Go ahead and add AT&T, Comcast, Microsoft, Twitter, Verizon, Alibaba and News Corp. to the ever-growing "short list" of companies that might be interested in acquiring Yahoo's core Internet business.
The carriers' fight to win new customers during the all-important holiday season escalated again this morning with new, dueling promotions from Verizon and T-Mobile.
The Japanese telecom and digital media giant SoftBank is considered a prime candidate as a buyer for Yahoo's core Internet business, according to a report in The Wall Street Journal. Any such deal would likely have a major impact on Sprint, the nation's fourth-largest wireless carrier, which SoftBank acquired in 2013.
Nikesh Arora, the former Google executive who is now president of SoftBank, said that he's not worried about the continued concerns over the future Sprint, of which SoftBank is the majority owner. "I'm very relaxed," Arora told Bloomberg. "I'm here for at least the next 10 years."
About a year ago, Sprint CEO Marcelo Claure started to shake up the company's leadership team. Now, that transition to a new set of lieutenants is truly hitting its stride, as the Bolivian-born billionaire has brought in talent from all over the world to try to help him turn around Sprint.
Sprint named one of its top executives, Jaime Jones, as area president of the South as part of the carrier's shift to a regional sales organization. Sprint also named industry veteran Annette Jacobs as president of the Pacific Northwest region, part of its larger West region.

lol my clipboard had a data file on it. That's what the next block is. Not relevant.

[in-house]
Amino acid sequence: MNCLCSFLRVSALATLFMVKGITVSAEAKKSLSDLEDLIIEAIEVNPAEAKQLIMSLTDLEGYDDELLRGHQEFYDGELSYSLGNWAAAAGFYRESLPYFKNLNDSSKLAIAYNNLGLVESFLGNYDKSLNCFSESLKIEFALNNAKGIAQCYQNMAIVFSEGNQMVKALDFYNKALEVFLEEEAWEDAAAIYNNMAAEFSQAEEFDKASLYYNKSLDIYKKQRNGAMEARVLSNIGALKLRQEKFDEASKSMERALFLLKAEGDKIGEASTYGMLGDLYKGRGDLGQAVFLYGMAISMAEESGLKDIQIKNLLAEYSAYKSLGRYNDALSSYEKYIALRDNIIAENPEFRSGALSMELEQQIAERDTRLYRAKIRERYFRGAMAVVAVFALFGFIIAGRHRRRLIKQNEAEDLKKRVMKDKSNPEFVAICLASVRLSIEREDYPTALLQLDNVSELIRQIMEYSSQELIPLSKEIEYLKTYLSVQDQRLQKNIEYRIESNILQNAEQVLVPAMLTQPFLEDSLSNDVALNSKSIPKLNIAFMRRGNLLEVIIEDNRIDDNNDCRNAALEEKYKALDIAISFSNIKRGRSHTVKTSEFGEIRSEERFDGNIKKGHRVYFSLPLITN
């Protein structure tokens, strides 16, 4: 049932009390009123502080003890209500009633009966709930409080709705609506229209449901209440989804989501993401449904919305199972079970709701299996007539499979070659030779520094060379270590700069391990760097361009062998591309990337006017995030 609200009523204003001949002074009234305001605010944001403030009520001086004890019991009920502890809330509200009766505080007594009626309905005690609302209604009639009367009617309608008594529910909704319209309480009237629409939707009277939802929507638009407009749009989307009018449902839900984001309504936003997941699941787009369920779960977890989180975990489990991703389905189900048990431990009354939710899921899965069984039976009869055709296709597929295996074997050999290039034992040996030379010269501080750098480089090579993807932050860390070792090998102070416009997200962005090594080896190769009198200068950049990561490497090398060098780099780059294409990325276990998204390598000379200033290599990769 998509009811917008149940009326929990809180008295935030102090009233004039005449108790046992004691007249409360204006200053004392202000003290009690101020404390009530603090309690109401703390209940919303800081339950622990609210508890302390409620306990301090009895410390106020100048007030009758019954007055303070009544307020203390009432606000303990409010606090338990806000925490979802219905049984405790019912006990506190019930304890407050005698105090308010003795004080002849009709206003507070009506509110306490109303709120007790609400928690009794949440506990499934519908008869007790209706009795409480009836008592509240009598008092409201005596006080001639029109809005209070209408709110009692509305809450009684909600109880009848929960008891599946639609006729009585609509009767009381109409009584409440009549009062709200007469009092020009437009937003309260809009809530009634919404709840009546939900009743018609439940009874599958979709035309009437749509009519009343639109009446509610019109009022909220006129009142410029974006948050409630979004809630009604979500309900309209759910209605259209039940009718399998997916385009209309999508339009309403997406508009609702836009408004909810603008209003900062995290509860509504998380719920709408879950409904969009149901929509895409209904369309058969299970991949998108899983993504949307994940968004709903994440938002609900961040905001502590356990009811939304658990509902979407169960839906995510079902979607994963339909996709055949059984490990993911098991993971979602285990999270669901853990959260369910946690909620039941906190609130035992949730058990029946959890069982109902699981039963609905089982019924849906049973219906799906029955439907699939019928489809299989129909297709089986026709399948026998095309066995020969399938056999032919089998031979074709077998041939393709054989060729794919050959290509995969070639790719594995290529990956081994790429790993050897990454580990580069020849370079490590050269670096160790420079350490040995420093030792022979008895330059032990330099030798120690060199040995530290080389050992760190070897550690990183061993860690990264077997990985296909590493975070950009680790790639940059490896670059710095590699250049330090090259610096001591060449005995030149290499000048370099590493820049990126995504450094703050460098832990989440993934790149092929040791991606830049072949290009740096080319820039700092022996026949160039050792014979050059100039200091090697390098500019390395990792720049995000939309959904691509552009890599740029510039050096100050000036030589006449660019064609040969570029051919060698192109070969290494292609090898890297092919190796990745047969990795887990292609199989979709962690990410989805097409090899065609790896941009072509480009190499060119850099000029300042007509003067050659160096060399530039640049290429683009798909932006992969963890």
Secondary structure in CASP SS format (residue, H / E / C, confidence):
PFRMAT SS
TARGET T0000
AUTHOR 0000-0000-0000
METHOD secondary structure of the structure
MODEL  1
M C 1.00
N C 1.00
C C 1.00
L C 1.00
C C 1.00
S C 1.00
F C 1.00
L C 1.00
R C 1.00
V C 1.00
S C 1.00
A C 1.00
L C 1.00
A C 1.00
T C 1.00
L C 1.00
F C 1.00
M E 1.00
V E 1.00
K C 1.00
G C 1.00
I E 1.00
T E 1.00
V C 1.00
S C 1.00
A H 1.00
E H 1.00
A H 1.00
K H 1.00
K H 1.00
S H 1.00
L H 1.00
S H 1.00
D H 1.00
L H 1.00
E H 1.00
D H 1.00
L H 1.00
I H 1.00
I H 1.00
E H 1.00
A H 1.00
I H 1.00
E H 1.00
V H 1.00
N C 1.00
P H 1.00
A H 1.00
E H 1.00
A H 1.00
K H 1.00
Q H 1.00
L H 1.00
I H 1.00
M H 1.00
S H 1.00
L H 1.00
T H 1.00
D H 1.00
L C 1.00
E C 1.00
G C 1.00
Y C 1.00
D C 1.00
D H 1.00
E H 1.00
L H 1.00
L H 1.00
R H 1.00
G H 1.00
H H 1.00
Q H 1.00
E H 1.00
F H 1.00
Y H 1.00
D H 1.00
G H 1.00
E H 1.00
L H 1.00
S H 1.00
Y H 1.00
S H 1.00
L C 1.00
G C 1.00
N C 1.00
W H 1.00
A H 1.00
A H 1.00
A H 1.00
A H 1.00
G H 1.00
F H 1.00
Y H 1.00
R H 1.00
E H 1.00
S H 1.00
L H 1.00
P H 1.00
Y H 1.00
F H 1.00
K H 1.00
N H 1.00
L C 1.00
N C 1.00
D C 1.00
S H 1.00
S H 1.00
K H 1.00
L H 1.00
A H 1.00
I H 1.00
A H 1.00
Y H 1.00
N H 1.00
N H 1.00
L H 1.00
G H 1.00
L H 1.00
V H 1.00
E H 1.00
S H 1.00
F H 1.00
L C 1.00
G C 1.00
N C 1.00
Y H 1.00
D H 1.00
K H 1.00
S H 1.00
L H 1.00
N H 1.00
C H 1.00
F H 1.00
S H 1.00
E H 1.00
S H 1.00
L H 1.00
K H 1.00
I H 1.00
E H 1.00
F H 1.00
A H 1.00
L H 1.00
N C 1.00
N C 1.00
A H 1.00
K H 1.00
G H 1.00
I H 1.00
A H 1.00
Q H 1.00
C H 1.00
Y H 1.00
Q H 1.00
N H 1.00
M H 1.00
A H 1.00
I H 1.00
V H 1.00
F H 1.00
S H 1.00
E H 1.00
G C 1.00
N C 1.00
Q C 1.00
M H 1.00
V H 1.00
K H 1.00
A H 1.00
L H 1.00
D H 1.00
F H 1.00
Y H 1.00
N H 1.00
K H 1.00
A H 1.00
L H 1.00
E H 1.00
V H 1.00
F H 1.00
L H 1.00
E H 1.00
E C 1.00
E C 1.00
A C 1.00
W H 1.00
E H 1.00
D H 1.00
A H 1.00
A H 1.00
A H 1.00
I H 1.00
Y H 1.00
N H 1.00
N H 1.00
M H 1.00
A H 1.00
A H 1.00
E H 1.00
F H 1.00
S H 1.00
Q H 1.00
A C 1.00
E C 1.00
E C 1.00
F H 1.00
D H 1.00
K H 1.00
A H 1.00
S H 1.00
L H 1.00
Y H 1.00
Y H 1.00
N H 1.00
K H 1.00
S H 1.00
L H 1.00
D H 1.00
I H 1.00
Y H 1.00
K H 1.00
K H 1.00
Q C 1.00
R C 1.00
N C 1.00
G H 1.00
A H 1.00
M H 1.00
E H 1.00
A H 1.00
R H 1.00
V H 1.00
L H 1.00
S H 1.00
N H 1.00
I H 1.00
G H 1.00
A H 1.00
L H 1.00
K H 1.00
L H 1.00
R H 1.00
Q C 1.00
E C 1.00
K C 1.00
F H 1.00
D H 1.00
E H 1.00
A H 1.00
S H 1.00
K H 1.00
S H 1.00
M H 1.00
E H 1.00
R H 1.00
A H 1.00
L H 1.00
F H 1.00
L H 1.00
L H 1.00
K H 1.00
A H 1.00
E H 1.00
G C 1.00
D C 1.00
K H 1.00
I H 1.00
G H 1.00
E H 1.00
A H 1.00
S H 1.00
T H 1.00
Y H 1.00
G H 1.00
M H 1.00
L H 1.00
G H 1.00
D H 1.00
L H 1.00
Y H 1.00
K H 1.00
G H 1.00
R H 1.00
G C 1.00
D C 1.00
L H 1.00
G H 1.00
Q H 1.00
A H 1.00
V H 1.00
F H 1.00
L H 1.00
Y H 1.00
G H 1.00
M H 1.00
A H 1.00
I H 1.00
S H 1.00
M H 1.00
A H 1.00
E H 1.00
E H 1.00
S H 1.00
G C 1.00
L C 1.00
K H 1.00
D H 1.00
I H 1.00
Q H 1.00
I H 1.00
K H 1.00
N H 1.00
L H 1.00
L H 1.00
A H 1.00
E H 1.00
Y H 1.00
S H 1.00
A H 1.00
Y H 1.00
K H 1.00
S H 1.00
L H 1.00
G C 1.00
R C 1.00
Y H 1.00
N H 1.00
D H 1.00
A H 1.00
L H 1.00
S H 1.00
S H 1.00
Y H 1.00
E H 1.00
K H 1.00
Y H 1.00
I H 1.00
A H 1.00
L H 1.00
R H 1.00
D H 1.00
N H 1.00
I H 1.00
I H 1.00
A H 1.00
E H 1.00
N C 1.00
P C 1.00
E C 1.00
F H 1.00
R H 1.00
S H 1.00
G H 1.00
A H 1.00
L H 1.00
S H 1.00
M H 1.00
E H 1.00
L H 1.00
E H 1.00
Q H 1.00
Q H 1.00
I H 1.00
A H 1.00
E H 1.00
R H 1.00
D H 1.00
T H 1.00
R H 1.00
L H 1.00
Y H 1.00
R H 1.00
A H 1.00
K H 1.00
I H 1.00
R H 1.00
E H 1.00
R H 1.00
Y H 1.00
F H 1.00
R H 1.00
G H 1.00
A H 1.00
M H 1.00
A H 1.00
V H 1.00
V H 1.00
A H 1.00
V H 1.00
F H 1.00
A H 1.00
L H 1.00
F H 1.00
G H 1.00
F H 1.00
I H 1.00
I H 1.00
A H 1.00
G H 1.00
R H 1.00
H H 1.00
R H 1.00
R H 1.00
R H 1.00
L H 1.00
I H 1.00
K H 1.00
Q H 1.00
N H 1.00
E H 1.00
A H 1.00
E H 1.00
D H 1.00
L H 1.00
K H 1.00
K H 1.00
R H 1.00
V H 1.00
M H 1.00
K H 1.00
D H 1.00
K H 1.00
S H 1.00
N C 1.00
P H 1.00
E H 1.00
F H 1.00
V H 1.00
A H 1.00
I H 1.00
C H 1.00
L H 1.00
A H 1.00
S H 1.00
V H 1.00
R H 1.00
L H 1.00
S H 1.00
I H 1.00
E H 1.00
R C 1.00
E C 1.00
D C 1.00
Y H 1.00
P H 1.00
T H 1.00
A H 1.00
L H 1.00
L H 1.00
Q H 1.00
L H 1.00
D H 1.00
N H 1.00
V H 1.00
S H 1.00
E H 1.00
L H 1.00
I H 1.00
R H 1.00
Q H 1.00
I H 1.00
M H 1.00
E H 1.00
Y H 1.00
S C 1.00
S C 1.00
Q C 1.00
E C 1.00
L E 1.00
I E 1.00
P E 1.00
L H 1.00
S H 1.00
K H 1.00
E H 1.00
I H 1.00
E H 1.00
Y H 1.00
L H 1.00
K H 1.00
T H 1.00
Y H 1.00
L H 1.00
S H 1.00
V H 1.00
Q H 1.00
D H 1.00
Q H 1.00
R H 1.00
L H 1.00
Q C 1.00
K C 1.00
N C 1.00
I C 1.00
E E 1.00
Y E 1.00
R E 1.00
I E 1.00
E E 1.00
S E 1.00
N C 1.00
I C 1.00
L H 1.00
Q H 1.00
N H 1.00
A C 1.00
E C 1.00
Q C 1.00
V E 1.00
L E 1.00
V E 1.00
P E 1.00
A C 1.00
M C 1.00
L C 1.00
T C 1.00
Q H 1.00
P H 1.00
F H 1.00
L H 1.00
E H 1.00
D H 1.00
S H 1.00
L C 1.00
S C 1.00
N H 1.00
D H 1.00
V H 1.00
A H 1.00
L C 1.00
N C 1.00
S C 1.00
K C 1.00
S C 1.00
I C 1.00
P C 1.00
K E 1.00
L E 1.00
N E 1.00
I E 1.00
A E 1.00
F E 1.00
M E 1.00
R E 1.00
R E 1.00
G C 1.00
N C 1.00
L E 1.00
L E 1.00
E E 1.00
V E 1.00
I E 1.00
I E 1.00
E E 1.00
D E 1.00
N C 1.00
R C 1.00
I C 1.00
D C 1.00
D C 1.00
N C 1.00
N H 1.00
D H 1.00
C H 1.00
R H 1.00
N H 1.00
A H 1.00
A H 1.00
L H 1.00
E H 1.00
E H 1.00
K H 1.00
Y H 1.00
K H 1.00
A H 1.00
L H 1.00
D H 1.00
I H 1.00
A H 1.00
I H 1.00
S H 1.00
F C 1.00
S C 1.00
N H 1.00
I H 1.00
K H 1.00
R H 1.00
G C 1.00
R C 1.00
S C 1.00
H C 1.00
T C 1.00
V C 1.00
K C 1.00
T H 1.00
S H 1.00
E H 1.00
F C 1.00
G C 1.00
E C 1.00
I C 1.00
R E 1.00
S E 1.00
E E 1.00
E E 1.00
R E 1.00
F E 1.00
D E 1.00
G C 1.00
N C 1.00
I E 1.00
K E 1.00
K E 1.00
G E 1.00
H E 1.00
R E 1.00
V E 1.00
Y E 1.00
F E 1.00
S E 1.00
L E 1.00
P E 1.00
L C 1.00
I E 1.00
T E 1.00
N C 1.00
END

Verizon and AT&T Mobility remain not just far ahead of T-Mobile US and Sprint in terms of subscriber counts, but also in profitability, both on a raw basis and on a per customer basis, according to industry analyst Chetan Sharma.
Regional carrier C Spire Wireless is launching new plans that offer "combination" pricing that it says is more transparent because the price point includes the cost of service, access line charges and the monthly cost of a device payment. The premise is similar in many respects to Sprint's offer of "All-In" pricing, which it touted this past summer but has since dropped.
Sprint will get $1.1 billion in cash from a handset leasing company that has been set up by parent company SoftBank and other investors designed to put the financing of leased devices off of Sprint's balance sheet and provide it with more liquidity. Sprint plans to immediately turn to setting up a similar structure to finance the purchase of network equipment.
Financial and industry analysts are divided over how large of an impact Sprint's new promotion to cut the rate plans of its competitors in half if customers switch will have on Sprint's financials and subscriber performance. Some think it is too little to move the needle while others see it as an opportunity to highlight consumer awareness of its improving network.